It's New Year's Eve and many people are making resolutions. For a lot of us our resolutions are all about becoming healthier: exercising more, eating better and once and for all giving up smoking or drinking too much.
Yesterday's post defined what tips a social drinker over into the realm of problem drinking.
...the line between social drinking and problem drinking can be very thin.
The line between problem drinking and alcoholism is thinner still.
As you've probably heard before, no one starts out drinking or smoking to become addicted. We all have this incredible ability to deny the reality: That it can happen to us.
Alcohol abuse, or problem drinking, is basically unhealthy or dangerous drinking, such as drinking every day or drinking too much at a time. Problem drinking can destroy your relationships, cause you to miss work, risk getting fired and lead to legal problems like getting pulled over by the cops for a DUI. When you abuse alcohol, you continue to drink even though you know it's causing problems.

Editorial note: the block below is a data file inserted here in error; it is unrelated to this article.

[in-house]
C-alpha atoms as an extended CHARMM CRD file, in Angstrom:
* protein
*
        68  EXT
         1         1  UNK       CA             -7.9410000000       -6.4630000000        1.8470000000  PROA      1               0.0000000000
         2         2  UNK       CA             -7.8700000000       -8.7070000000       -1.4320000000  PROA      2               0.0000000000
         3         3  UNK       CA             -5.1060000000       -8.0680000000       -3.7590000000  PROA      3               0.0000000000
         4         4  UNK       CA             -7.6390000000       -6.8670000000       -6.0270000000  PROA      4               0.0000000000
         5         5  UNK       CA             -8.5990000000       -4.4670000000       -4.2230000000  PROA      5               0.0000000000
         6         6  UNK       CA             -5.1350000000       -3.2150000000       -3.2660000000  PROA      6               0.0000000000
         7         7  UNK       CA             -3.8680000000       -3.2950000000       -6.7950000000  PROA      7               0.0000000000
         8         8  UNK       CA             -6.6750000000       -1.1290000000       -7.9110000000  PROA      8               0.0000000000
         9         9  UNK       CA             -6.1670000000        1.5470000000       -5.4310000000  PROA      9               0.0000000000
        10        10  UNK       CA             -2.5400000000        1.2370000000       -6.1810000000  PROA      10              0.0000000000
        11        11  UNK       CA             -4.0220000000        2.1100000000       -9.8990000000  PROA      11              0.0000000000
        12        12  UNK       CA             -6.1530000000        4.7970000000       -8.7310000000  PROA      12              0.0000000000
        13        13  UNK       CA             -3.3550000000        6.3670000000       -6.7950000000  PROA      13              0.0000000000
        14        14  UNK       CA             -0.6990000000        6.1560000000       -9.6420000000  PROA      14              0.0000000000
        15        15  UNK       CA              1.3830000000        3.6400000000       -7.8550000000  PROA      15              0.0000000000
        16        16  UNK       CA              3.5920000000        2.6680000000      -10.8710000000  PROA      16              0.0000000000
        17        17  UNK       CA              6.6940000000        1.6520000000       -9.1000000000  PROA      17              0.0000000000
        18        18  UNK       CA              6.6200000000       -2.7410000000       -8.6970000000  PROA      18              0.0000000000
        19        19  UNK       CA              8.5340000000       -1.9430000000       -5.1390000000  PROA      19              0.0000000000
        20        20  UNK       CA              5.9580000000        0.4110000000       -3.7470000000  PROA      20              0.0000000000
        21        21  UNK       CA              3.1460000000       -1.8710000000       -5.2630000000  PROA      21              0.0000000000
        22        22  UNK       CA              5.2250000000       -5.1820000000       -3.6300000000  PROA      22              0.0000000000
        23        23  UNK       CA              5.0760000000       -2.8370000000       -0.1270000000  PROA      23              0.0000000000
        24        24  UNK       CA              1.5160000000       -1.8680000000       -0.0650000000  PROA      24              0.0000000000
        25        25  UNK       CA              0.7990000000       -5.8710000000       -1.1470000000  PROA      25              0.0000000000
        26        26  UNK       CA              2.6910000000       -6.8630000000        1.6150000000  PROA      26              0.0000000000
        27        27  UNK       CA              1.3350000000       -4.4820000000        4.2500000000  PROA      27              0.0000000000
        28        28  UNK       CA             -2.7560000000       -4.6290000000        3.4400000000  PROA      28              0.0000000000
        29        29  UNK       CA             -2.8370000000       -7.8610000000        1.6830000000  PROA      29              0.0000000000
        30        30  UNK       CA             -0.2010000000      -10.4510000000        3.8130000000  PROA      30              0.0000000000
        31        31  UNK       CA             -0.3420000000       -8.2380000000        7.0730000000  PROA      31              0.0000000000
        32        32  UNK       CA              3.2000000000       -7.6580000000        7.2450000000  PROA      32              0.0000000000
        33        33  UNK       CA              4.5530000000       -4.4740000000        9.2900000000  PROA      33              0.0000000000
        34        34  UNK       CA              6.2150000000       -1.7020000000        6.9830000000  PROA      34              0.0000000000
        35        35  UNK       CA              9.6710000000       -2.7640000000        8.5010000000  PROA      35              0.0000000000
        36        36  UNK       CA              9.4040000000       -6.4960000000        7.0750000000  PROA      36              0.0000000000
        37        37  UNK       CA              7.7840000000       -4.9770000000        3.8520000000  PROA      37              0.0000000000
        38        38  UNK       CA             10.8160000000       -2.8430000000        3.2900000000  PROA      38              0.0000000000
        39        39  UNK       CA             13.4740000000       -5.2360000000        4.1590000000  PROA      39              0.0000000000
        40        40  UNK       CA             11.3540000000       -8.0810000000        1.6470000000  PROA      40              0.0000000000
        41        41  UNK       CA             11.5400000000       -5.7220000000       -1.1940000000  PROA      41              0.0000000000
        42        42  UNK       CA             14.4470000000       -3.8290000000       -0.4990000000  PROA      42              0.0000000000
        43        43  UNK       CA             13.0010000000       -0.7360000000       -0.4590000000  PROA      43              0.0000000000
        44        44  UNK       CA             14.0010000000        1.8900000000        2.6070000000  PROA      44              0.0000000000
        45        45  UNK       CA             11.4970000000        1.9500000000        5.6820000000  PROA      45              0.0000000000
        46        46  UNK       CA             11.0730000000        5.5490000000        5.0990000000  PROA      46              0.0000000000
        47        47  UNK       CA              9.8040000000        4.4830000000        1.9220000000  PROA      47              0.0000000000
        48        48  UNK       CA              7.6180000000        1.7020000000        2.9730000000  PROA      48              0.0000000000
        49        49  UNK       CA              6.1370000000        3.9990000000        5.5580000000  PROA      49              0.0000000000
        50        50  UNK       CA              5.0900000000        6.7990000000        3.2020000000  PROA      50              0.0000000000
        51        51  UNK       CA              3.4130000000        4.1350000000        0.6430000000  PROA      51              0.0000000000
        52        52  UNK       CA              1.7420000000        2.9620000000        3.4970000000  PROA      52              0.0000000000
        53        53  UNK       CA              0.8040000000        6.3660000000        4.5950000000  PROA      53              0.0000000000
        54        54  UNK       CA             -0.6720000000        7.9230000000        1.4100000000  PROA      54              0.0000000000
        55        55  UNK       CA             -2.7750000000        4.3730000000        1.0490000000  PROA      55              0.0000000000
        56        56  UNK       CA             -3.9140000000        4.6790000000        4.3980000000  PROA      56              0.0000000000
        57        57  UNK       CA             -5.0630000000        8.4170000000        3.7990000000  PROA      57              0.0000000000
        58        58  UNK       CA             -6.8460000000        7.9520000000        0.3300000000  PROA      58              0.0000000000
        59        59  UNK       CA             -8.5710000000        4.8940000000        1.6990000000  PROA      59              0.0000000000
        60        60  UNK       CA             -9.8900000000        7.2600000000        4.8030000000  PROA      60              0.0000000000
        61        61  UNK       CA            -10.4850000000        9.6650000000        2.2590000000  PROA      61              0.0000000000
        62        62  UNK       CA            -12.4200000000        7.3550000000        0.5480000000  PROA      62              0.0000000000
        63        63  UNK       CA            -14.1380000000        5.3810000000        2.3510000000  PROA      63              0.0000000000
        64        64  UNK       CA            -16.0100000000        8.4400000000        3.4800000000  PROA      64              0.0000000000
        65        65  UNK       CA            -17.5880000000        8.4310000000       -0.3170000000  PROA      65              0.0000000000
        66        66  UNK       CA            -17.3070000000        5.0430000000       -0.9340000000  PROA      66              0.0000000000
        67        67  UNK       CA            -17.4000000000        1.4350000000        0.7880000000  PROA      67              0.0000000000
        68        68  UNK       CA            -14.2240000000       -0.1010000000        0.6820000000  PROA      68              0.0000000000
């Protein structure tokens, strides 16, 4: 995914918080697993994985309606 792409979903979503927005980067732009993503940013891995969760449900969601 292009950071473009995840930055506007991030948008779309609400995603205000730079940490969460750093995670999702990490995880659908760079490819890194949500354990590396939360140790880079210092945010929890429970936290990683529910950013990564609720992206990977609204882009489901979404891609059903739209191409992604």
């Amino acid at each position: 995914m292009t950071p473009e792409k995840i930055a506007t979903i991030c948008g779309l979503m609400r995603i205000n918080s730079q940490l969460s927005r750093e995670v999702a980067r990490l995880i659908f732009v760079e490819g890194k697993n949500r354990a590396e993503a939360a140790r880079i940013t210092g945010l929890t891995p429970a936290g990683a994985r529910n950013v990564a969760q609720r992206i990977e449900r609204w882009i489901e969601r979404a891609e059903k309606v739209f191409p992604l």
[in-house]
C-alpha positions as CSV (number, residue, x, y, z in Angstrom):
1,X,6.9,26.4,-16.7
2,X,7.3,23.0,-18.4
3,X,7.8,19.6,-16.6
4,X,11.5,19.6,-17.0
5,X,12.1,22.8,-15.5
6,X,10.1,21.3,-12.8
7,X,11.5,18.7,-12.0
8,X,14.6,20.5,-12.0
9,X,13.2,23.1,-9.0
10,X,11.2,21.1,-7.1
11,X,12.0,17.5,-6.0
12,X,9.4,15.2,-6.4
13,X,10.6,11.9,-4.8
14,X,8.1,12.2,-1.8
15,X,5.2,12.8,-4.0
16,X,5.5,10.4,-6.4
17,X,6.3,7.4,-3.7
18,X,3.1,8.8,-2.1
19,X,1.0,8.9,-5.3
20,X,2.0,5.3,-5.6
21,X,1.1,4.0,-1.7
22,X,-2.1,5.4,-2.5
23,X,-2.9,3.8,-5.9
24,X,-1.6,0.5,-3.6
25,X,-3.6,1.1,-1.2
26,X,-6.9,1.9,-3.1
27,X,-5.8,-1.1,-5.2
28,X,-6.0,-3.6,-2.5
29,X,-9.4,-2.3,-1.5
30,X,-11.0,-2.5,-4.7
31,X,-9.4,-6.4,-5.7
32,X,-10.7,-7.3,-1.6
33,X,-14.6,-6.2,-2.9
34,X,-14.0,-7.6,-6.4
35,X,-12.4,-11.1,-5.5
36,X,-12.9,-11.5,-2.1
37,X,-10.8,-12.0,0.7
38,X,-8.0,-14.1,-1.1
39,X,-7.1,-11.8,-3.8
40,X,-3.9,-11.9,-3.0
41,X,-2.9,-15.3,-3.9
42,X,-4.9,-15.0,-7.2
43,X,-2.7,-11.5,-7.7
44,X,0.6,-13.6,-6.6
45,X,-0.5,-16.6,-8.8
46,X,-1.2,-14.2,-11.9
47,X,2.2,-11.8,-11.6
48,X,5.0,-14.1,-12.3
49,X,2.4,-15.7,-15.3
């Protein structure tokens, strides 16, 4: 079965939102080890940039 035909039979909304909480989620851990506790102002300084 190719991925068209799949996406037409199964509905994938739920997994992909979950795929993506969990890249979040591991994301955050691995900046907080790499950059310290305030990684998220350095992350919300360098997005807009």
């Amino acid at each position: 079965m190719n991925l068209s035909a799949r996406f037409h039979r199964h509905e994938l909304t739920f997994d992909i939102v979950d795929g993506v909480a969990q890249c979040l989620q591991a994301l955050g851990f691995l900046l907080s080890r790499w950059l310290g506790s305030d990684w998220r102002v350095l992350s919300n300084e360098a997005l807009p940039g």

If you continue to abuse alcohol, it can, and very likely will, lead to alcohol dependence. Alcohol dependence is alcoholism. You are physically and/or mentally addicted to the alcohol. Your body needs it to function. You experience this by having a strong need to drink. You feel like you must drink just to get by.
According to the experts, you are dependent on alcohol if you have three or more of the following problems: